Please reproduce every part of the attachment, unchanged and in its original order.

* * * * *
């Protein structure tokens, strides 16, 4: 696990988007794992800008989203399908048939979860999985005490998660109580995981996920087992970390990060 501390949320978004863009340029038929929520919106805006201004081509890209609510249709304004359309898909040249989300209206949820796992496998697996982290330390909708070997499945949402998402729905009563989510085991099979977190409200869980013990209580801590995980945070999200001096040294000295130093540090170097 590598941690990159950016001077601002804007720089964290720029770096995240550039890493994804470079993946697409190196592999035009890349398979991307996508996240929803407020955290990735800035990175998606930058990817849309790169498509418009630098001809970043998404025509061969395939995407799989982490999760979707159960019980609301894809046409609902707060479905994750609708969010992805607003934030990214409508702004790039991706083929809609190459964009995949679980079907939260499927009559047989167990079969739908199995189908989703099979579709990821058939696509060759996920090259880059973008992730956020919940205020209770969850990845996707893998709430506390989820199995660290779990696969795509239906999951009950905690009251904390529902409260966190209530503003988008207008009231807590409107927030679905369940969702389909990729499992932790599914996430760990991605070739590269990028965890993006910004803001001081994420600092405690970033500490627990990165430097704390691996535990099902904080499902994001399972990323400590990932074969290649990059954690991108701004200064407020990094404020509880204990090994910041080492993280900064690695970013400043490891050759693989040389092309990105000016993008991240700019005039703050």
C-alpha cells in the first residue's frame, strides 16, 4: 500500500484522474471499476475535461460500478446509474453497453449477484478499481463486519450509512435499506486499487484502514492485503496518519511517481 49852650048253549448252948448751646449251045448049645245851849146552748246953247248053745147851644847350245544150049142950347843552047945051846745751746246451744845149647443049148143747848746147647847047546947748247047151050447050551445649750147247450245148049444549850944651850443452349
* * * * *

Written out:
């Protein structure tokens, strides 16, 4: 696990988007794992800008989203399908048939979860999985005490998660109580995981996920087992970390990060 501390949320978004863009340029038929929520919106805006201004081509890209609510249709304004359309898909040249989300209206949820796992496998697996982290330390909708070997499945949402998402729905009563989510085991099979977190409200869980013990209580801590995980945070999200001096040294000295130093540090170097 590598941690990159950016001077601002804007720089964290720029770096995240550039890493994804470079993946697409190196592999035009890349398979991307996508996240929803407020955290990735800035990175998606930058990817849309790169498509418009630098001809970043998404025509061969395939995407799989982490999760979707159960019980609301894809046409609902707060479905994750609708969010992805607003934030990214409508702004790039991706083929809609190459964009995949679980079907939260499927009559047989167990079969739908199995189908989703099979579709990821058939696509060759996920090259880059973008992730956020919940205020209770969850990845996707893998709430506390989820199995660290779990696969795509239906999951009950905690009251904390529902409260966190209530503003988008207008009231807590409107927030679905369940969702389909990729499992932790599914996430760990991605070739590269990028965890993006910004803001001081994420600092405690970033500490627990990165430097704390691996535990099902904080499902994001399972990323400590990932074969290649990059954690991108701004200064407020990094404020509880204990090994910041080492993280900064690695970013400043490891050759693989040389092309990105000016993008991240700019005039703050």
C-alpha cells in the first residue's frame, strides 16, 4: 500500500484522474471499476475535461460500478446509474453497453449477484478499481463486519450509512435499506486499487484502514492485503496518519511517481 49852650048253549448252948448751646449251045448049645245851849146552748246953247248053745147851644847350245544150049142950347843552047945051846745751746246451744845149647443049148143747848746147647847047546947748247047151050447050551445649750147247450245148049444549850944651850443452349